Most events are free and open to the public. For more information, go here.

UTA has planned events around National Coming Out Day before but funded a $42,000-initiative this summer for the planning of LGBT events and activities on campus. Leaders of the new program said they wanted to have larger events, a Pride Week and even a drag show eventually in the coming months.

Check out the flyer with the full schedule below.

—  Dallasvoice

Equality Texas encourages LGBT people to come out to their legislators

Oct. 11 is National Coming Out Day but Equality Texas has named the day, “Come Out to Your Lawmaker Day.”

Equality Texas field organizer Daniel Williams said it’s not enough just to come out to your parents, employers or hairdresser. He said this year it’s important to come out to your lawmakers.

Here’s what Williams says to do:

Step 1: Go to www.fyi.legis.state.tx.us and look up your state representative and senator
Step 2: Call them and tell them that as a Lesbian, Gay, Bisexual or Transgender Texan, or as an ally to the LGBT community you want them to support LGBT legislation
Step 3: Tell your friends to do the same
Step 4: Let us know how your call went by e-mailing comingout@equalitytexas.org

Below is a video of Williams calling his state representative Garnet Coleman of Houston who’s been a big ally of the LGBT community. While it’s important to let allies know you live in their district, it’s even more important to let those who vote against the LGBT community know you’re from their districts.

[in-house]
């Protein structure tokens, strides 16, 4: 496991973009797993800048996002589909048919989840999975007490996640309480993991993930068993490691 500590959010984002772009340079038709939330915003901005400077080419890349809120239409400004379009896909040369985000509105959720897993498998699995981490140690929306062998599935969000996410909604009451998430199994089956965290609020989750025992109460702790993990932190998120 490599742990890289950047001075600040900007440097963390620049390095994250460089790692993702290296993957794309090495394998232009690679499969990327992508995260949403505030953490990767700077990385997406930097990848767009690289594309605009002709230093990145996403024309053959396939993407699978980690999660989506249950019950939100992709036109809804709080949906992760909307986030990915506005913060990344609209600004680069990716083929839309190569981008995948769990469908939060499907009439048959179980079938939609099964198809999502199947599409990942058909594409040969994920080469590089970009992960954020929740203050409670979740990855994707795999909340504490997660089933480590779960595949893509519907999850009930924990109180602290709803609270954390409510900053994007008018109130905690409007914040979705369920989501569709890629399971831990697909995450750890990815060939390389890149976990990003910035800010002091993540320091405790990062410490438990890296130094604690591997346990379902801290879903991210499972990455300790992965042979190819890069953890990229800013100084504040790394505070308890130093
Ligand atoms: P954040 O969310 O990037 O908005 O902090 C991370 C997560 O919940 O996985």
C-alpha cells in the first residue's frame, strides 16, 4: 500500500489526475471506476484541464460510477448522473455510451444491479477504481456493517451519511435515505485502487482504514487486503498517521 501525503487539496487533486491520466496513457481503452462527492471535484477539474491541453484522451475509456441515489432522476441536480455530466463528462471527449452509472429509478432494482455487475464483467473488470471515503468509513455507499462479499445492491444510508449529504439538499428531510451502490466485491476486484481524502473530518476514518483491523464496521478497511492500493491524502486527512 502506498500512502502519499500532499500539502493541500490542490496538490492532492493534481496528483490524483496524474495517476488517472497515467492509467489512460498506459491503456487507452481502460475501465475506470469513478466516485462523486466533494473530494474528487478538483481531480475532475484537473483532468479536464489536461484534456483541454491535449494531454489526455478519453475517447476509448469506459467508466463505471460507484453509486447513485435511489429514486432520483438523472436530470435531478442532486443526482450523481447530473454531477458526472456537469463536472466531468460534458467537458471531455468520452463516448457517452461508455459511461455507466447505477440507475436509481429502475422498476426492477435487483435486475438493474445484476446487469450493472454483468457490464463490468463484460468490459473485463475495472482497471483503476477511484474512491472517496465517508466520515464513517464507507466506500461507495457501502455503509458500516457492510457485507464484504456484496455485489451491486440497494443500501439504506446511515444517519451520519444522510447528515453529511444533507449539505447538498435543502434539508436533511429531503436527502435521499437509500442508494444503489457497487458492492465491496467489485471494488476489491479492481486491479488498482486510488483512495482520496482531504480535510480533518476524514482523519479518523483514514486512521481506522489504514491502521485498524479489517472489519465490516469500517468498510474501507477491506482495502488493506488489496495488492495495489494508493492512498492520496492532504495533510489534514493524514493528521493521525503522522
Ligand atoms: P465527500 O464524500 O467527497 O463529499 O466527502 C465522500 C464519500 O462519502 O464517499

Want to know more about National Coming Out Day? The Human Rights Campaign tells the history of the event that commemorates the 1987 March on Washington for Lesbian and Gay Rights.

—  David Taffet

YouTube celebrates National Coming Out Day

Kinda digging YouTube’s efforts at recognizing today as National Coming Out Day. They’ve created a playlist of videos by LGBT bands and artists that is rather impressive. Instead of going with the obvious, they featured an eclectic selection of groups like Xiu XiuHidden Cameras and San Antonio band Girl in a Coma. From YouTube:

In honor of National Coming Out Day, we celebrate bands who make great music…and who also happen to have gay, lesbian, bisexual or transgender members. Vive la difference!

Right on! Now finish your day out with the playlist starting with this.

—  Rich Lopez

Gay Day at State Fair disputed

On Thursday we reported that Saturday, Oct. 8, appeared to be this year’s unofficial “Gay Day” at the Texas State Fair, based on a Facebook page which now has more than 200 confirmed attendees.

Not so, says one Jason Bradberry, who wrote the following on Dallas Voice’s fan page in response to our post: “Gay Day at the State Fair of Texas is ALWAYS has been and ALWAYS will be the Sunday before National Coming Out. State Fair PR offices can confirm this. Please put out the correct information, not what some Facebook event was created.”

According to Bradberry’s calendar, “Gay Day” is Sunday, Oct. 9, since National Coming Out Day is next Tuesday, Oct. 11.

I say we just call it a whole gay weekend and dedicate it to this guy.

—  John Wright